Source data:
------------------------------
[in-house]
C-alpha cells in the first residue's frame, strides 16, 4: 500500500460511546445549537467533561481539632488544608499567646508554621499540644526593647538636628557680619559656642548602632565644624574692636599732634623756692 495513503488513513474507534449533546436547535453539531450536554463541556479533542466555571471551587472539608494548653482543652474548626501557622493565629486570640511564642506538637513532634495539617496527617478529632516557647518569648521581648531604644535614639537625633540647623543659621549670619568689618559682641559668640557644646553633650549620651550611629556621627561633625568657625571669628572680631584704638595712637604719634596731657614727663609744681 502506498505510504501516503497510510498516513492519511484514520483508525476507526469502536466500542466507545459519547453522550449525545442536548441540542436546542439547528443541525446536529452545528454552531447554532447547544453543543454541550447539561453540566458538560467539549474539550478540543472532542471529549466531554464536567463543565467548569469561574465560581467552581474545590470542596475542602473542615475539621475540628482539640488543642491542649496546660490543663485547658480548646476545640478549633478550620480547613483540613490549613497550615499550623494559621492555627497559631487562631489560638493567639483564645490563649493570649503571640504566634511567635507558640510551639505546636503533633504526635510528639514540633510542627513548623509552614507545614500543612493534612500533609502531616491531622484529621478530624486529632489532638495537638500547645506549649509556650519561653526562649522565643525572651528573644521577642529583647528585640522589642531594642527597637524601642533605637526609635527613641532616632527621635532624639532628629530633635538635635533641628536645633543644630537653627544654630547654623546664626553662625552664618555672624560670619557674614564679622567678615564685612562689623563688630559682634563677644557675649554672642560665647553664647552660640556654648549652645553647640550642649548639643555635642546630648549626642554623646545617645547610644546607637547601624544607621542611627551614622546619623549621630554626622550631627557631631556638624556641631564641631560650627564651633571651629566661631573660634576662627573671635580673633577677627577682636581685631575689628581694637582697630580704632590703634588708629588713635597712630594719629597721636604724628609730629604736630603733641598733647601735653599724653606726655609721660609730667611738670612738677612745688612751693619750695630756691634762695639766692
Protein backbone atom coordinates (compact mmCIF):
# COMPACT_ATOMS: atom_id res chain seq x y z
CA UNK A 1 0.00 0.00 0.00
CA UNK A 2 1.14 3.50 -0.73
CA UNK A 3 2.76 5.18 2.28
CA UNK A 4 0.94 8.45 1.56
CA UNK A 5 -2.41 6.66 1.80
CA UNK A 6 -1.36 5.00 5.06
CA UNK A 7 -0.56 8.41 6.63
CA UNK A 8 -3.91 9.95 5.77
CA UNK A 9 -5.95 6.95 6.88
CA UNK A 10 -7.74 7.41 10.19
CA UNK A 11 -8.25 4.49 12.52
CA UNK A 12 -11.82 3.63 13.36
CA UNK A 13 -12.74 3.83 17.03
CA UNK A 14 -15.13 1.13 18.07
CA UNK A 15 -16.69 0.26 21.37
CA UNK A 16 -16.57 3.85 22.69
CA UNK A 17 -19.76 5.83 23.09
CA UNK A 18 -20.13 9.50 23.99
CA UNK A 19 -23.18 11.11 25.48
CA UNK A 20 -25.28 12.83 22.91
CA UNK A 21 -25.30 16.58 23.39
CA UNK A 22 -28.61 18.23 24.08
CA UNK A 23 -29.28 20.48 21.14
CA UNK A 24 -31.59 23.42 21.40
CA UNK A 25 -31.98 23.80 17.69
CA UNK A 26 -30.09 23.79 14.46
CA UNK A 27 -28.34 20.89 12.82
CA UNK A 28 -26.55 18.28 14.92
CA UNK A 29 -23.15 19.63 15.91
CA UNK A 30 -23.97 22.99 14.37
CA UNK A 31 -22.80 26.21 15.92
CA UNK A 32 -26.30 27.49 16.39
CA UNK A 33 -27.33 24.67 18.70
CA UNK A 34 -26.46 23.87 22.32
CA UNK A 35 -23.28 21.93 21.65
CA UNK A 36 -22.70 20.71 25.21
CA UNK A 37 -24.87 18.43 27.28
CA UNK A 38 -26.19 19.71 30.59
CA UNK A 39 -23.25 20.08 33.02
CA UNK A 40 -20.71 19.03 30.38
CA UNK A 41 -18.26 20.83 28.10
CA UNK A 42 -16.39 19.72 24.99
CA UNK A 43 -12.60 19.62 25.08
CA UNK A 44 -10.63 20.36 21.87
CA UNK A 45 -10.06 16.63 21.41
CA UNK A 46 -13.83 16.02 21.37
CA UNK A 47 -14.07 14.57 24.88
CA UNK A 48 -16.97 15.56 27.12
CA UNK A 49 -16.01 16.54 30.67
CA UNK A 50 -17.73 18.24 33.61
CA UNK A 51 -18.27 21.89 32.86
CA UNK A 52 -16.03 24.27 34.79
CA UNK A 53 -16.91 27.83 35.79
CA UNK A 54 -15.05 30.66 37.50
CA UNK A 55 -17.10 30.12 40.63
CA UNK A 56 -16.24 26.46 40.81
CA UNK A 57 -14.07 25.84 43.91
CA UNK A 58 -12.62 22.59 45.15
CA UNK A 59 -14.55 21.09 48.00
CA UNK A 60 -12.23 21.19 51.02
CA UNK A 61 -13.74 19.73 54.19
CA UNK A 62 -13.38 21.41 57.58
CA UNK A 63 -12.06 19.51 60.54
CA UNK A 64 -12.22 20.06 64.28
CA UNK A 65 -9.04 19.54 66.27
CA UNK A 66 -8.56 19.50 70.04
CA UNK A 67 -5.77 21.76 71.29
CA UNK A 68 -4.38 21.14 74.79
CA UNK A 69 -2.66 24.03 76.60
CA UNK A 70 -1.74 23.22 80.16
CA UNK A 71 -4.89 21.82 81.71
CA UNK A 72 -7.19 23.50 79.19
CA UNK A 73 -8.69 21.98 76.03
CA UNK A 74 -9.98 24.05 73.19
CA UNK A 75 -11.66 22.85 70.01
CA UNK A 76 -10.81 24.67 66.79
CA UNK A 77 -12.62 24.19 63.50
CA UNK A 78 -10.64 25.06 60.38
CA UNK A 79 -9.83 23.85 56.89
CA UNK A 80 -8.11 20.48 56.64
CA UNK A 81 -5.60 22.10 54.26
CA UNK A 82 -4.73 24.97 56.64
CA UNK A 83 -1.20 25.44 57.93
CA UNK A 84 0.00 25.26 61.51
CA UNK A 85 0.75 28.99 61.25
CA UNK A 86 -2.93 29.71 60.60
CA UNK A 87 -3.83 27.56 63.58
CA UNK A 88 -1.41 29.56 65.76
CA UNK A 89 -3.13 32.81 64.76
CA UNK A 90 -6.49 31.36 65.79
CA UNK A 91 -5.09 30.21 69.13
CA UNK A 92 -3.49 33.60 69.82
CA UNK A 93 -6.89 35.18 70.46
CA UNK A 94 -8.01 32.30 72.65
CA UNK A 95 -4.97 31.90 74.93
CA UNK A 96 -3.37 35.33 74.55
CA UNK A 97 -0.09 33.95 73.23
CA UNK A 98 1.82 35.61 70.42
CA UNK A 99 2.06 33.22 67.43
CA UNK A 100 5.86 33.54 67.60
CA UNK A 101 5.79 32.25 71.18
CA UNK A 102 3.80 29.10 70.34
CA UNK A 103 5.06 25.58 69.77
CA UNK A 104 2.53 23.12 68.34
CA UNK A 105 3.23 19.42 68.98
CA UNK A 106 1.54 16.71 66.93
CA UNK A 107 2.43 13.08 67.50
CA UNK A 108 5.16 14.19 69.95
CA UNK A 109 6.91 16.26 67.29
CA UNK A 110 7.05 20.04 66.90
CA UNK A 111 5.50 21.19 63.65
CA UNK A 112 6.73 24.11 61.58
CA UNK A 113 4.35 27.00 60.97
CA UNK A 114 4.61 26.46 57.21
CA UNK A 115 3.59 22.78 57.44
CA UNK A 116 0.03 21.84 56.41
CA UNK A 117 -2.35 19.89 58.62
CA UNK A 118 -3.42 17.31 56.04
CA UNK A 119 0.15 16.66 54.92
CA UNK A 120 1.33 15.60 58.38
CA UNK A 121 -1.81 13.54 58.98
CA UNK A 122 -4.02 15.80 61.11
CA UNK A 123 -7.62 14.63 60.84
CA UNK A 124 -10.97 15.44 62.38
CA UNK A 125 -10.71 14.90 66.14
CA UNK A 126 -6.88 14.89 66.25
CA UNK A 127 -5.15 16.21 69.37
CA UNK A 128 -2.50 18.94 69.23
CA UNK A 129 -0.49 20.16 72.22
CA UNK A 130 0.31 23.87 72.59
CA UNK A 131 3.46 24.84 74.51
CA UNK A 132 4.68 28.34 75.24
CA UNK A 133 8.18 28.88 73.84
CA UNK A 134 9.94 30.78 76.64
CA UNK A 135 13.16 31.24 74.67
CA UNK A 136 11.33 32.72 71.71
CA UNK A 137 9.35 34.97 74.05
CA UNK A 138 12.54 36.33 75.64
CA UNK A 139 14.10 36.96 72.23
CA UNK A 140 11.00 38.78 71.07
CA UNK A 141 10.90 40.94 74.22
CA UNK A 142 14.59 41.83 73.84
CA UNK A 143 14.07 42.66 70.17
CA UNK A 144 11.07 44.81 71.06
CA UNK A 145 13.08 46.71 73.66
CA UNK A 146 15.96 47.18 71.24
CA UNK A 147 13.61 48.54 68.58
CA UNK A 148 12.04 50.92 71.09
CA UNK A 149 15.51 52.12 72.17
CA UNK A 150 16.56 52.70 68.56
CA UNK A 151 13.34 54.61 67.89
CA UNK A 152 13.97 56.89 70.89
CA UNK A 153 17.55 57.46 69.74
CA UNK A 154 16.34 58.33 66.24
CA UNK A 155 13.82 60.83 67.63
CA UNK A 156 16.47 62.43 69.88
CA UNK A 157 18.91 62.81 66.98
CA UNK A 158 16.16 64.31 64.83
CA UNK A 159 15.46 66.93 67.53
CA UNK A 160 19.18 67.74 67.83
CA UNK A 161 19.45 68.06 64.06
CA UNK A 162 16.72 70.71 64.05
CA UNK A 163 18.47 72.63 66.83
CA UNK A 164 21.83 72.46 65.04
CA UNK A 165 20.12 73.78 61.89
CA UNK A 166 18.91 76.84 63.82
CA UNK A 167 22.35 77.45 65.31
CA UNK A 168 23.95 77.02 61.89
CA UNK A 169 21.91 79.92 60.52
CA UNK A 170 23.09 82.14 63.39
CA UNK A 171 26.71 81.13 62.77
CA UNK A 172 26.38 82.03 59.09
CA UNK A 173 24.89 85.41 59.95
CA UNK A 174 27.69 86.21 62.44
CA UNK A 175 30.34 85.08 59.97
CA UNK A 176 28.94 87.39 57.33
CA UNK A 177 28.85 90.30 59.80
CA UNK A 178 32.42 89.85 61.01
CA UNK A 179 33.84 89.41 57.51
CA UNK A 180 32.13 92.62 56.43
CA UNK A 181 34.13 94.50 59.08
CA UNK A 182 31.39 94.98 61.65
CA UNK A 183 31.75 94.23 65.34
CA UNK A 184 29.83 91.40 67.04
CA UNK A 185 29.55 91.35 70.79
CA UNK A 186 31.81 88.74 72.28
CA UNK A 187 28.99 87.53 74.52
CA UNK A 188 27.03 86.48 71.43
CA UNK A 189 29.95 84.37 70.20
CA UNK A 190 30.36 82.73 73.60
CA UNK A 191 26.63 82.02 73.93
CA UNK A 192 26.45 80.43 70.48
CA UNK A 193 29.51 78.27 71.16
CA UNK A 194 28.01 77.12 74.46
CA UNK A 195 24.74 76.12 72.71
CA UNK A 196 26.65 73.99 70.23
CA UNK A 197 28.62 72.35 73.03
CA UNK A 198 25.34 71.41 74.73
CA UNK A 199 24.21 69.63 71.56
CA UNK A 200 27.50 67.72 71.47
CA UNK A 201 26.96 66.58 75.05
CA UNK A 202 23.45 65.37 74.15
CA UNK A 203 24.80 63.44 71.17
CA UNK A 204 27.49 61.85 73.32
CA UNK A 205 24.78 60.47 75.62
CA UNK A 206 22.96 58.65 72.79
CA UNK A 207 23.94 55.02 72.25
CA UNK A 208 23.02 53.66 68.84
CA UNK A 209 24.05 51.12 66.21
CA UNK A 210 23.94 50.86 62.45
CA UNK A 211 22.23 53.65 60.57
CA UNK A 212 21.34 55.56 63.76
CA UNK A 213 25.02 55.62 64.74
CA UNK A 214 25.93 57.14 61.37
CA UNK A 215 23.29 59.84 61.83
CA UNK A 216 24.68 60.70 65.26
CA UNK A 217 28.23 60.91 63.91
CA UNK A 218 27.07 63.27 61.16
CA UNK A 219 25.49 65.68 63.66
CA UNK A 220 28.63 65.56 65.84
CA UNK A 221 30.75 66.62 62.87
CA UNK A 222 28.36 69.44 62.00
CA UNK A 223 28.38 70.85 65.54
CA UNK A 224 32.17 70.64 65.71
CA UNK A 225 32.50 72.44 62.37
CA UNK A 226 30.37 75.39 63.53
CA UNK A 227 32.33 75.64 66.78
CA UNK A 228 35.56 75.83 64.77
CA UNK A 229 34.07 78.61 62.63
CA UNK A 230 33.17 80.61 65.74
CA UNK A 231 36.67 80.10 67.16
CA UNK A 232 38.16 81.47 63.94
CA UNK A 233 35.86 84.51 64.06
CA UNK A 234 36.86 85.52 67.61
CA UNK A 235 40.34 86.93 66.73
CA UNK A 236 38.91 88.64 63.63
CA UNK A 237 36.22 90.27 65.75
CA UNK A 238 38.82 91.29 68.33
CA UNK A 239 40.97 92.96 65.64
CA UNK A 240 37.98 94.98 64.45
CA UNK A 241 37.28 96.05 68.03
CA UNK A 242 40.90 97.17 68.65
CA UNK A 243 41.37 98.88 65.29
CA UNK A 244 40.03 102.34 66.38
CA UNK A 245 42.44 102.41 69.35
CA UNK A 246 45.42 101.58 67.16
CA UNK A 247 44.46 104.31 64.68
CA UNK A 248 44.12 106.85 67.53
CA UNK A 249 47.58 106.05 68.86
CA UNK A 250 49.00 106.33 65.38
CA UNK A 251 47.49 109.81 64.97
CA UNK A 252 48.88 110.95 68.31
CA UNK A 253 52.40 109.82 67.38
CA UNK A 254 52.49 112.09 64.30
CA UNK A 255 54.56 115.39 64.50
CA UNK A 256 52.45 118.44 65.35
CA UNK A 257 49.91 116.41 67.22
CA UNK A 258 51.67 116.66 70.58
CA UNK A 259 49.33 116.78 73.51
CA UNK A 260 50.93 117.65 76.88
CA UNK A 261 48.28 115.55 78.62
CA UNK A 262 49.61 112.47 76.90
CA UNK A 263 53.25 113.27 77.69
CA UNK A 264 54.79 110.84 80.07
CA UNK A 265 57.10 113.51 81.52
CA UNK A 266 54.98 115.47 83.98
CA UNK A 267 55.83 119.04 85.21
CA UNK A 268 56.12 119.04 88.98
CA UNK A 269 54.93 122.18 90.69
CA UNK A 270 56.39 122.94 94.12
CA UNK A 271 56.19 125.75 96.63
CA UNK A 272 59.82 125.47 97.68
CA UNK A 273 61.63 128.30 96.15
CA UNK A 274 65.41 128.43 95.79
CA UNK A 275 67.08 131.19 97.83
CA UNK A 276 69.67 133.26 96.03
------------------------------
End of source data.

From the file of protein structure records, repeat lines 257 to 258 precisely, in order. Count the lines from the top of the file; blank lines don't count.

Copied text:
CA UNK A 253 52.40 109.82 67.38
CA UNK A 254 52.49 112.09 64.30